Death Valley! I’ve never played a snap of professional football in my life but like all boys I believed that I was awesome at any sport that I would ever try and that I could be better than Jerry Rice and John Elway in their respective sport. Of course not wanting to overshadow two of sports greatest icons I instead decided to play intercity basketball and Magic the Gathering as a kid, not exactly the big leagues. So what does Death Valley have to do with any of this? Well growing up playing Basketball I wanted to “Be Like Mike”, and as such I wanted to go to play college basketball at North Carolina, that’s right, even in my imagination I paid my dues to move up the ranks.
So when I thought of playing football, I had to choose a college football program to attend before ever making it to the NFL. And thus we arrive at Death Valley. For those of you who don’t know, Death Valley is the name of the home stadium for the LSU Tigers and it is situated deep in the heart of Louisiana in The Bayou. Even to this day, my professional football dreams long gone, Death Valley will always be the greatest name ever given to a place to play. So what does this have to do with Legacy or even Magic in general? You may have missed it a couple lines back but Death Valley is situated in the Bayou and as such, from the onset, that made it my preferred dual land, even if I don’t generally play Black/Green, so without further ado, I present to you…
Now I’m not referencing the standard dual lands with the drawback written in one nice line of text, I’m talking about your grand daddy’s dual lands that make all lands feel inferior simply by being in their presence. They are:
– [Card]Tropical Island[/Card]
– [Card]Underground Sea[/Card]
– [Card]Volcanic Island[/Card]
This is as good as lands get and they can be played as a four of in any deck in Legacy! Another thing that makes playing Legacy a great thing! So what are these mythical dual lands and why are they good? Allow me to explain. In Magic, you need mana and originally someone created basic lands that each produce one mana of a single color found on the color pie. It was a good start but someone else came along (turns out this person was the same someone who created basic lands, a fellow known as Dr. Richard Garfield, who should be thanked for creating such a great game) and postulated that if you had a land producing one colored mana then it would be even better to have a land producing mana of two different colors.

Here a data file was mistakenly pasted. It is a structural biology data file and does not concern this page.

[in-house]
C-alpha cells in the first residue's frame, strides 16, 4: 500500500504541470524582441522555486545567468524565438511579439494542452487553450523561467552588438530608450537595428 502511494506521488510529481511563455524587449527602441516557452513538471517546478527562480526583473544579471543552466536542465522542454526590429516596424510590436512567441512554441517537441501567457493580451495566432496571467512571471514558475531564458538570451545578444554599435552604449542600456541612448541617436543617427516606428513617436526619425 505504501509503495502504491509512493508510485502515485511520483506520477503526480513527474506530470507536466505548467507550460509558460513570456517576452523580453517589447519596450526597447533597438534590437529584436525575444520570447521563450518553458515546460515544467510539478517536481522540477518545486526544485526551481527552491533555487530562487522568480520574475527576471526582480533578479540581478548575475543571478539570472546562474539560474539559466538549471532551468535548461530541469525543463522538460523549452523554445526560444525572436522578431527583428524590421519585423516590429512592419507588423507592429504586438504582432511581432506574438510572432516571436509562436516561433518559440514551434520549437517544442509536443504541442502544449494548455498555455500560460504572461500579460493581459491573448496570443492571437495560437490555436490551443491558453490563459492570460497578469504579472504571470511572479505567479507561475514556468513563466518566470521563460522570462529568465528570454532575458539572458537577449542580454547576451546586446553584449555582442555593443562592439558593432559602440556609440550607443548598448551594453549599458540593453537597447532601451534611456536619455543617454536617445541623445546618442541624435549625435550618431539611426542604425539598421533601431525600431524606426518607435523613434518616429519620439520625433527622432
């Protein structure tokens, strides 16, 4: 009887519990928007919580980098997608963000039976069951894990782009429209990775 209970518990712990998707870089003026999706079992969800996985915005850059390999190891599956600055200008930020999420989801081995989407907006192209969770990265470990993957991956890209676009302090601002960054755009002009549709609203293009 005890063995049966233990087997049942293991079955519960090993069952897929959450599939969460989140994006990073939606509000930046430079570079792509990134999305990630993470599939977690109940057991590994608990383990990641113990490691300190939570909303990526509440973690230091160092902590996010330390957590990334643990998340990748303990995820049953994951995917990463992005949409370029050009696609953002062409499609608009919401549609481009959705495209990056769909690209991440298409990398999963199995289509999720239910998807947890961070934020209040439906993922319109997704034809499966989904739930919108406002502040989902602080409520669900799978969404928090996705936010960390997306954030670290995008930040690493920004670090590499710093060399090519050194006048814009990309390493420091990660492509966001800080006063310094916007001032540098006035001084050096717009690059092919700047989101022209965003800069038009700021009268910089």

This guy was a genius! Thus dual lands were born, lands that were essentially the result of having taken two different basic lands and printing them on the same card, imagine [Card]Fire/Ice[/Card] but with basic lands so they took [Card]Swamp[/Card] and [Card]Forest[/Card] and arrived at [Card]Bayou[/Card]. SEXY! So why are they so good? Simply, if mana of one color is good than mana of another color must be better and as an added bonus, dual lands count as having basic land types, so any effect that can search for a basic land type can also find dual lands, such as fetch lands! And what better deck to present with dual lands that one that reeks heavily of being associated with Death Valley, Team America or if you prefer…
America, F*ck Yeah!
If you’ve never seen the movie or heard the song, go search YouTube, go on I’ll wait. You’re back good, on to the deck list.
[Deck Title=Team America By Samuel Swisher]
[Lands]1 Bayou 4 Misty Rainforest 4 Polluted Delta 2 Tropical Island 4 Underground Sea 3 Verdant Catacombs 4 Wasteland[/Lands]
[Creatures]4 Tarmogoyf 4 Tombstalker[/Creatures]
[Spells]4 Brainstorm 3 Daze 4 Force of Will 2 Go For The Throat 4 Hymn To Tourach 4 Mental Misstep 2 Jace, the Mind Sculptor 3 Ponder 2 Snuff Out 2 Spell Pierce[/Spells]
[Sideboard]1 Ghastly Demise 2 Krosan Grip 3 Pernicious Deed 3 Phyrexian Revoker 2 Relic of Progenitus 2 Smother 2 Submerge[/Sideboard][/Deck]
[Deck Title=BUG Control By Gerry Thompson]
[Lands]2 Bayou 4 Misty Rainforest 4 Polluted Delta 2 Tropical Island 4 Underground Sea 2 Verdant Catacombs 4 Wasteland[/Lands]